Let’s dig into GHOSTS a bit, as promised in my last post. There is a lot to discuss here.
First, let’s start with the easy stuff. Did I like the book? Yes. I really liked the book. Raina Telgemeier writes relatable, lovable characters. The relationship between sisters Catrina and Maya feels so genuine that it is almost painful to read at times. Her audience is loyal and for good reason. Characters and plot are strong and are, I think, carried by the text as opposed to the images.
As an aside, I have a child with Cystic Fibrosis and read this book carefully for accuracy around that storyline. I have some minor quibbles with the CF plotline, but ultimately found it to be handled with care and authenticity.
Does it have what it takes, in text, to be considered a contender for the Newbery? That’s a difficult question. If we think about the phrase Jonathan mentioned in his last post, coined by Nina, “We consider only the text, but the text need not stand alone,” I think it could. I’m not convinced it would stand up against this year’s strong competition, but I wouldn’t throw it off the table.
HOWEVER, we have the issue of cultural appropriation and historical inaccuracies. This is, to me, what does throw it off the table.
There was a lot of discussion on this blog last year around THE HIRED GIRL, and in that case the focus was on a single line in the novel and whether that line was, indeed, a fatal flaw in an otherwise beloved book. Some didn’t see the line as a flaw at all, but instead saw it as appropriate in relation to the character. Some saw the flaw, but felt the merits of the book outweighed the offense. With GHOSTS we have a different issue all together. Our issue here is that the entire premise of the book is perhaps flawed, in terms of the depiction of Day of the Dead as well as in the presence and description of the ghosts haunting the mission.
When I first read this book, and you can see this in my review on Goodreads, I was waiting to hear from voices that represented the culture depicted in the novel before I made any judgement call on accuracy. I was concerned by the image of Telgemeier, a white woman, in Day of the Dead makeup in the notes section of the book, but was willing to reserve judgement.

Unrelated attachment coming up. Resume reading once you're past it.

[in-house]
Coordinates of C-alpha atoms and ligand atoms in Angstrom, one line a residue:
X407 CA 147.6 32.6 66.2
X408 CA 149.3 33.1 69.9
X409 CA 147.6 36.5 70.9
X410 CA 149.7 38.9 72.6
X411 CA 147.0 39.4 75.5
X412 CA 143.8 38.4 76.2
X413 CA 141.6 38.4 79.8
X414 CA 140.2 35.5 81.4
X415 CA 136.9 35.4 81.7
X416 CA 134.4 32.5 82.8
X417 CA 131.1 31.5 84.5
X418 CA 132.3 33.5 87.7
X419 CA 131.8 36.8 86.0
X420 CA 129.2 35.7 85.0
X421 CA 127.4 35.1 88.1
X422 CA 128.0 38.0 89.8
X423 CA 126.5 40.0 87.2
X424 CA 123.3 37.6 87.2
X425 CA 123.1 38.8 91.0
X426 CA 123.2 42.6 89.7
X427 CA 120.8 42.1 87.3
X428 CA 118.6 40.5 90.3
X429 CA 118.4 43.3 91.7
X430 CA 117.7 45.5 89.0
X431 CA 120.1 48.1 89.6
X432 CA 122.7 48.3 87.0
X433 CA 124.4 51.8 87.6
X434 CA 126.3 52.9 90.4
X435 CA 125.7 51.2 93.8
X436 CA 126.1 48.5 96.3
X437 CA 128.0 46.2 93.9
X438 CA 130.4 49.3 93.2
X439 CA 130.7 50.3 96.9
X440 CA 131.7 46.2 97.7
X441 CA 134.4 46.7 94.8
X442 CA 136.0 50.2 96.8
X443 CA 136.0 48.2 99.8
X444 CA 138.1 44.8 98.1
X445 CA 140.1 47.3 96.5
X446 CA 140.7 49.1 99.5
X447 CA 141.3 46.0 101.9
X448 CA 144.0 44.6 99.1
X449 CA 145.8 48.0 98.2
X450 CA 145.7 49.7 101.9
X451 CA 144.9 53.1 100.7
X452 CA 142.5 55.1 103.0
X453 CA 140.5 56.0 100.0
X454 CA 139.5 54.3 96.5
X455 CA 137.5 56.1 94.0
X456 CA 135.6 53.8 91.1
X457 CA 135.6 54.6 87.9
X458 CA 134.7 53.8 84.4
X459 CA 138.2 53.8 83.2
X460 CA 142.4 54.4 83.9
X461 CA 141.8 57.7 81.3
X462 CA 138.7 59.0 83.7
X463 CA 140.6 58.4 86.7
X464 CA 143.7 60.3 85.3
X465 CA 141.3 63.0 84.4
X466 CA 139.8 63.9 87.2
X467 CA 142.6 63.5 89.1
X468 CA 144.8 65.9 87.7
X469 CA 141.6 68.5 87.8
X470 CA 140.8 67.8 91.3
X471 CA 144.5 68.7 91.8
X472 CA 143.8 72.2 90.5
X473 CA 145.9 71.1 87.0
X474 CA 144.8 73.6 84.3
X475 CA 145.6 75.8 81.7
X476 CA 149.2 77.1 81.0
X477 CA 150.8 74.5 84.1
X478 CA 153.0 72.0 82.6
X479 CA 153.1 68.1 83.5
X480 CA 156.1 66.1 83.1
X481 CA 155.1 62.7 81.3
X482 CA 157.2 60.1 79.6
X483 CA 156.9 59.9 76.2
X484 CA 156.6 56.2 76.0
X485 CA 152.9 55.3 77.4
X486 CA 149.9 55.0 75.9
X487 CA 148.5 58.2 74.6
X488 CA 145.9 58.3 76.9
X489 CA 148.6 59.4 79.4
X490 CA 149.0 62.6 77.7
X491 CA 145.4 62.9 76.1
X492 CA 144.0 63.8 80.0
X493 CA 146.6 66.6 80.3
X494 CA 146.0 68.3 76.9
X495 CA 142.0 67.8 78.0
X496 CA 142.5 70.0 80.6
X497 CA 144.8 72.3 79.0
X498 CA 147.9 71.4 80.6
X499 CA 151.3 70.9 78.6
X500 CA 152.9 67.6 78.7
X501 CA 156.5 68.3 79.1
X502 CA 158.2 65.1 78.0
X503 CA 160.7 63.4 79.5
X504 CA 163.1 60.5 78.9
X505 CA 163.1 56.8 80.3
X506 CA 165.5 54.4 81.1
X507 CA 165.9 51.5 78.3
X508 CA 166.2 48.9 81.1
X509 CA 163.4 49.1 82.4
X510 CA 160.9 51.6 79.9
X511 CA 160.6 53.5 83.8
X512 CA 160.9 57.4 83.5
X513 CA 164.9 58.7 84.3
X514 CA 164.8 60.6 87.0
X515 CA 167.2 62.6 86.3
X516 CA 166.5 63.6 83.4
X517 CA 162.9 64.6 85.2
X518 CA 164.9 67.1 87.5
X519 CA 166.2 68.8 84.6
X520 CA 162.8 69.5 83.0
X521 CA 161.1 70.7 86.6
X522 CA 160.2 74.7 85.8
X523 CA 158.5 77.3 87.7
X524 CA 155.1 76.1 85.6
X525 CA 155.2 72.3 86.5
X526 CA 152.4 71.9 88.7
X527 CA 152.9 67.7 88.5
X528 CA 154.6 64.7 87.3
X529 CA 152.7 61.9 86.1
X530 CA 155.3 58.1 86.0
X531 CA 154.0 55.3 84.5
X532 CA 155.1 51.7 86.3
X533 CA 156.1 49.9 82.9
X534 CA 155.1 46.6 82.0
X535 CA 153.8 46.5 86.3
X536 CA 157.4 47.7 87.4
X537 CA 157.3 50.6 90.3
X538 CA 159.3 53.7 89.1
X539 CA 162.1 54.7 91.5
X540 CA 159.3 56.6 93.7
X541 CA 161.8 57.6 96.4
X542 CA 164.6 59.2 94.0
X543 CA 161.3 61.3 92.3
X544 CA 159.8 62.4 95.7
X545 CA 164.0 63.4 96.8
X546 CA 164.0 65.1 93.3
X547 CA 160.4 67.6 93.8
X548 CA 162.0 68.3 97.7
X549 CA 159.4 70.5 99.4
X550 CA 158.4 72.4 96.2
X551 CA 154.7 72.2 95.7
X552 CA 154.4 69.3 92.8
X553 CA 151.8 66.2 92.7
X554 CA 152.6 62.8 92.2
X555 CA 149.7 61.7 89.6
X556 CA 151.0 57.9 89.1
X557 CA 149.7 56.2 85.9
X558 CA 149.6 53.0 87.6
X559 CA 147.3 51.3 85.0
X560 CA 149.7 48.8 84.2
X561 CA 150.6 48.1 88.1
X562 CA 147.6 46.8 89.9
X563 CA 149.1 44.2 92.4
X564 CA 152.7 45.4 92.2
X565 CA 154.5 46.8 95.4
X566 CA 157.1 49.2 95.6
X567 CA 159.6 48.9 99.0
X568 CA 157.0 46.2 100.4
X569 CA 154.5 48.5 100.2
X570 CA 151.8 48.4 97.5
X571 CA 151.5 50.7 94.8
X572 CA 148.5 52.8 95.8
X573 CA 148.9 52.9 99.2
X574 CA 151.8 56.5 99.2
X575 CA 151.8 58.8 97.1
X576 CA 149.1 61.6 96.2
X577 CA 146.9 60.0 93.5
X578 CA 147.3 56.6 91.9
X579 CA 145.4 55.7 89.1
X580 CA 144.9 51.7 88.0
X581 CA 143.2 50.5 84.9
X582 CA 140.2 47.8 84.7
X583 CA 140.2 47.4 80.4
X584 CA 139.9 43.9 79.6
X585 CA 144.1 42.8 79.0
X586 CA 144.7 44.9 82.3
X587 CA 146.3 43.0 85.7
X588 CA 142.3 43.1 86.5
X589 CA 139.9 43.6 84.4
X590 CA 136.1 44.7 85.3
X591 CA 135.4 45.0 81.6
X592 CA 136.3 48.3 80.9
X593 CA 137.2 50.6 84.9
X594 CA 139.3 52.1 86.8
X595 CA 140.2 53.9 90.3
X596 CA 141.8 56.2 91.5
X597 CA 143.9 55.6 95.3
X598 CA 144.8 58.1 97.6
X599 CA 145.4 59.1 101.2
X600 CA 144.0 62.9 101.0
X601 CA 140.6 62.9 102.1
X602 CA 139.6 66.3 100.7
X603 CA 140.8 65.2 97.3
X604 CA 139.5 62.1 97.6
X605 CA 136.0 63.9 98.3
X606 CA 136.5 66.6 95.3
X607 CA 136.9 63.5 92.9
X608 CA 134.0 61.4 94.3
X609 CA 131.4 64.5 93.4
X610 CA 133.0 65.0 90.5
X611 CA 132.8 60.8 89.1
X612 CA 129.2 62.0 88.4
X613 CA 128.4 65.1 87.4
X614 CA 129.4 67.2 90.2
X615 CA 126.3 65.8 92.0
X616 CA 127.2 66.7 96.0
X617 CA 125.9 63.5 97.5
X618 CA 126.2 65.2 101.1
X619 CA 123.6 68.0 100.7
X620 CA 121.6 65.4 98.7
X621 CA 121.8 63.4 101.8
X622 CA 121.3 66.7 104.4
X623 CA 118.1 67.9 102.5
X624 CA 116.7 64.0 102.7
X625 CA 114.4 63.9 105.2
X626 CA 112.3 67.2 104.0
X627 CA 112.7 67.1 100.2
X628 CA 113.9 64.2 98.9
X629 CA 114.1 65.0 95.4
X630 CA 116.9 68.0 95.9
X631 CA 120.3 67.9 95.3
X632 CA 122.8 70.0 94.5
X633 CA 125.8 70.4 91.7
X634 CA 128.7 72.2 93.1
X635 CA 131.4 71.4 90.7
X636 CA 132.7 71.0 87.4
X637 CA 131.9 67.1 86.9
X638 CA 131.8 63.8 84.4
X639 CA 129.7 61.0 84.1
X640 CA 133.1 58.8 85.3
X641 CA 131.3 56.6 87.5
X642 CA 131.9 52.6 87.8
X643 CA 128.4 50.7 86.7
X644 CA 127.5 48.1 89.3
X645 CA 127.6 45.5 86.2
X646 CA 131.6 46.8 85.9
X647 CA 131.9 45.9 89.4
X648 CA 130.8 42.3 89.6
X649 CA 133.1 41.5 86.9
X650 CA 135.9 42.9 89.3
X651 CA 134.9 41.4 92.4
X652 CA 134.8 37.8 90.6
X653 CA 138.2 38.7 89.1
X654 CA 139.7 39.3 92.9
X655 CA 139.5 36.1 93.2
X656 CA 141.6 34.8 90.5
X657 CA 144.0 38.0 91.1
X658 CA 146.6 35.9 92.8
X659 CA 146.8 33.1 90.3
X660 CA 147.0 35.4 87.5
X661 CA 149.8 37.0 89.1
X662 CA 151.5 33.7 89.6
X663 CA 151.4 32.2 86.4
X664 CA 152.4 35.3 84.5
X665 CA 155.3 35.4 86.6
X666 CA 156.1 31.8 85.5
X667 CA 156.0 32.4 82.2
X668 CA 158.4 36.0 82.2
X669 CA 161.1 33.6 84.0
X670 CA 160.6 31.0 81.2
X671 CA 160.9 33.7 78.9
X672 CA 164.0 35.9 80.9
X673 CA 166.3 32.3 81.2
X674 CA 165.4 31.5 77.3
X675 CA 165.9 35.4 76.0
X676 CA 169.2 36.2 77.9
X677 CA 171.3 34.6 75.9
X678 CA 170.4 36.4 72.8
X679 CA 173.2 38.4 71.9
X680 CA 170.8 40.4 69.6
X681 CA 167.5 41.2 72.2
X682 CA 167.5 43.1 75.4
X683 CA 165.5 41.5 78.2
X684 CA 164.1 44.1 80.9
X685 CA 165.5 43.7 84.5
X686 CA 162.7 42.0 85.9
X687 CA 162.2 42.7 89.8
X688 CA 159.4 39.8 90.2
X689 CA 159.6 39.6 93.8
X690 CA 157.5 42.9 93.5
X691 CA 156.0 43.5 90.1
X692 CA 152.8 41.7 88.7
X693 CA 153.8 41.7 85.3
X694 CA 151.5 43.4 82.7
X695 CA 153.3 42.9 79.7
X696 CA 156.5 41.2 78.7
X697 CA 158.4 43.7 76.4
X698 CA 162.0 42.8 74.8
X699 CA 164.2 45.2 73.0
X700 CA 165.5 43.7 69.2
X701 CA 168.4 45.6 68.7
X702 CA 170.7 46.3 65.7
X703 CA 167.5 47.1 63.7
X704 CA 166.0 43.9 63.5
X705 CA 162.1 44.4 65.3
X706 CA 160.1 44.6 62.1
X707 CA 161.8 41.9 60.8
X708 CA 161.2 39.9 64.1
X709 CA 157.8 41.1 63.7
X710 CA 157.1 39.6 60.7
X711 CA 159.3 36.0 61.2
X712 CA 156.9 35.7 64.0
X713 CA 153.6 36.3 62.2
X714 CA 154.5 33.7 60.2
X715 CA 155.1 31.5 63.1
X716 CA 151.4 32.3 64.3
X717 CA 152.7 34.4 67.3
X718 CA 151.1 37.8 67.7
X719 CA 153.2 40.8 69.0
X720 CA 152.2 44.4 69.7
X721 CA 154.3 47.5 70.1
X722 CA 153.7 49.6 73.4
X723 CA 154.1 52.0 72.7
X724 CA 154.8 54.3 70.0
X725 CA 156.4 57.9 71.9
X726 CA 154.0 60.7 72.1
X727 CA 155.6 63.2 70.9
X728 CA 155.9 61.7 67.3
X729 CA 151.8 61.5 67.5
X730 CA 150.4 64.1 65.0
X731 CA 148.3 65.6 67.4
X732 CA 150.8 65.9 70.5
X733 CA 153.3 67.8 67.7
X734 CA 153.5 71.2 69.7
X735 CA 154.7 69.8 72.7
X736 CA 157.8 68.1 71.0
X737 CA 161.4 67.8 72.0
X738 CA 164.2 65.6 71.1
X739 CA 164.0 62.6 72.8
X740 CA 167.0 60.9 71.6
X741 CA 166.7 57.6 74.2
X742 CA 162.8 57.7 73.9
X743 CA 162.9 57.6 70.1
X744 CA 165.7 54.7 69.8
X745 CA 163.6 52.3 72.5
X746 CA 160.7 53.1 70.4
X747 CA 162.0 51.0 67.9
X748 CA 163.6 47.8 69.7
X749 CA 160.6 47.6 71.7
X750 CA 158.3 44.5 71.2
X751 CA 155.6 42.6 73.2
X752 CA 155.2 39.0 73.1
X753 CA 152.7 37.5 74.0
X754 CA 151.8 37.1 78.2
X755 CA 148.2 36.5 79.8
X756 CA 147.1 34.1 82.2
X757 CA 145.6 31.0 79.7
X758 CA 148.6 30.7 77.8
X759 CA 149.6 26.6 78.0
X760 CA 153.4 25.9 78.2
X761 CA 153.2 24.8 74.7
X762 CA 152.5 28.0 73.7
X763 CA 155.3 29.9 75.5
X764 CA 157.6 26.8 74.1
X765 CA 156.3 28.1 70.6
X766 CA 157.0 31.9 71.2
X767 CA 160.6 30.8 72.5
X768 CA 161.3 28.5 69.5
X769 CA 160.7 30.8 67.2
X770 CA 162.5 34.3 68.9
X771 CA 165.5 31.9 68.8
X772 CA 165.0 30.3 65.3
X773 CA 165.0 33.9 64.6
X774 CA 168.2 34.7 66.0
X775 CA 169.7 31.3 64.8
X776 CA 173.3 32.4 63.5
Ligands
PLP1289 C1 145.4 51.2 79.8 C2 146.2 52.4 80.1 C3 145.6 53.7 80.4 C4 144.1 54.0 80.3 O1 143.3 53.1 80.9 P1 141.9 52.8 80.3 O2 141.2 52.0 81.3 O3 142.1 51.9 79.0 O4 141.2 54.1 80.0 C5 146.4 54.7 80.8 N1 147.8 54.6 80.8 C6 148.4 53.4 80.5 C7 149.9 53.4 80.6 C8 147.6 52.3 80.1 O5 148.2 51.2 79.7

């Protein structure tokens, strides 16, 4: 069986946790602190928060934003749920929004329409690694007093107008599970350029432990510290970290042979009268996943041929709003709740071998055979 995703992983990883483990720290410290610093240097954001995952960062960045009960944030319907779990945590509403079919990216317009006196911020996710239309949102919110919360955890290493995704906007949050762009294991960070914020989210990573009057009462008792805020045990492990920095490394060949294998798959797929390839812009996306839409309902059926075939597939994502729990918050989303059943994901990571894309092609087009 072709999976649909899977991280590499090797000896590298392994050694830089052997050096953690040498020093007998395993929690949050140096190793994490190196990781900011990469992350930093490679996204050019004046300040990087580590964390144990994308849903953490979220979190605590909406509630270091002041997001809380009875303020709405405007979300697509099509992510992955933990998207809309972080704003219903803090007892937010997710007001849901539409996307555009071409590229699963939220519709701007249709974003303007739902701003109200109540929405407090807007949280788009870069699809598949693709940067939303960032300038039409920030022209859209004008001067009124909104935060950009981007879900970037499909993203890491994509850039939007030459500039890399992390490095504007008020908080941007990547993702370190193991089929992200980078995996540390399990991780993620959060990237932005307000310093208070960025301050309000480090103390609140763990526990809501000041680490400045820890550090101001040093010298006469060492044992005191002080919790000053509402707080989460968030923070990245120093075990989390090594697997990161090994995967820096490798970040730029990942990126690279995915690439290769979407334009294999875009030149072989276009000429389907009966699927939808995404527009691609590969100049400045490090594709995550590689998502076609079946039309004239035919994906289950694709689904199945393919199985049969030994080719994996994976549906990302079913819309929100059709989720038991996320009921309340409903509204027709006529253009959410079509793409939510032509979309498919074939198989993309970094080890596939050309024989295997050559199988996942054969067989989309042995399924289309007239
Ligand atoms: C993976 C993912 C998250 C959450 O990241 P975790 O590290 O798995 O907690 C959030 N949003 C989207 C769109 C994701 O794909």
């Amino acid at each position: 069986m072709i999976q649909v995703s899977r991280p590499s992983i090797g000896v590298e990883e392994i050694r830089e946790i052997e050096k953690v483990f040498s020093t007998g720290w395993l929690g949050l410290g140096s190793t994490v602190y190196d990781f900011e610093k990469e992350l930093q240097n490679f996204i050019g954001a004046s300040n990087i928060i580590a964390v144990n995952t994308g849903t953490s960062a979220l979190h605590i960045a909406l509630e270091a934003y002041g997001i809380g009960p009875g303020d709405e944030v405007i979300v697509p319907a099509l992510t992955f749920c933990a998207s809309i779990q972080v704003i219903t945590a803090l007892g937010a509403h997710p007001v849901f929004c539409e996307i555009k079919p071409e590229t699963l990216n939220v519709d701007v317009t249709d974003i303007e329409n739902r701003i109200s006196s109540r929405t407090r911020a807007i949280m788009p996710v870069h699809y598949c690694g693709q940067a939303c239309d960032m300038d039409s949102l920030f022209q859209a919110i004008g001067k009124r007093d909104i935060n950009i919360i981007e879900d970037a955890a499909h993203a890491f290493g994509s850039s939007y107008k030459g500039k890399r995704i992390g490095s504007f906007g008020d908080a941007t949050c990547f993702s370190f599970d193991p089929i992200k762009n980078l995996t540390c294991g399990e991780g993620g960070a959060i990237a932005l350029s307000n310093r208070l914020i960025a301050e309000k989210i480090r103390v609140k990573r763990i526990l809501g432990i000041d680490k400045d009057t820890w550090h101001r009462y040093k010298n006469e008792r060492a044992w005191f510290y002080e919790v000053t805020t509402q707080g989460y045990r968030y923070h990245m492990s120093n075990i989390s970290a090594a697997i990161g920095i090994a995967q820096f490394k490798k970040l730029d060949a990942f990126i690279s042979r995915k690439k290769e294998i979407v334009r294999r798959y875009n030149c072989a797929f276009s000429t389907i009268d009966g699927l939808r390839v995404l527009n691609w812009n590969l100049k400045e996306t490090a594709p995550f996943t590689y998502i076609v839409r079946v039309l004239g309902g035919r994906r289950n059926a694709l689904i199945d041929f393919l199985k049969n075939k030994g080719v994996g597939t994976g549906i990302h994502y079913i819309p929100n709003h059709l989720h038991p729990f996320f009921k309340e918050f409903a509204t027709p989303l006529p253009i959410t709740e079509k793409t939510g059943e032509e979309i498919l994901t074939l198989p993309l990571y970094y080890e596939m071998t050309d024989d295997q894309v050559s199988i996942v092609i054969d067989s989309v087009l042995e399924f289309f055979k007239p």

The first thing I discovered was that some, with more knowledge than I have on the topic, did not feel that this depiction of Day of the Dead was respectful or accurate. While some of these arguments didn’t feel strong to me, I did find them concerning.
Debbie Reese at American Indians in Children’s Literature brought my attention to another issue: the happy ghosts in the Mission and who those ghosts would really have been, given the devastating history of the missions and native people. Beverly Slapin at De Colores has a very thorough post describing her concerns with both the depiction of Day of the Dead and the erasure of native history.
I do believe that Raina Telgemeier wrote the book with the intention of respecting the culture and traditions she wrote about. I just don’t think she succeeded.
This is not a conversation I expect to go away anytime soon. The controversy around Lionel Shriver’s speech at the Brisbane Writer’s Festival has a much broader community of people talking and debating about this than I am used to seeing.
So, how does this fit in with the Newbery? I think the real committee, and we here, are tasked with reading all we can read concerning these topics and concerns, researching all we can research, and deciding how this all fits in, if we find the book rising to the top in other ways. What about this book is distinguished? Do these problems outweigh those positive qualities? How do these concerns mar the book’s ability to be seen as “marked by excellence in quality” and do they take away from how well the author manages “presentation of information including accuracy, clarity, and organization.”
Most importantly, for me, how do these flaws affect GHOSTS’ “excellence of presentation for a child audience?”
I’m not sure this book would rise to the top for me regardless, but these issues knock it off the table without question.
What do you think?
Filed under: Uncategorized
About Sharon McKellar
Sharon McKellar is the Supervising Librarian for Teen Services at the Oakland Public Library in California. She has served on the Rainbow List Committee, the Notable Children’s Recordings Committee, The Arbuthnot Honor Lecture Committee, and the 2015 Caldecott Committee. You can reach her at email@example.com.
SLJ Blog Network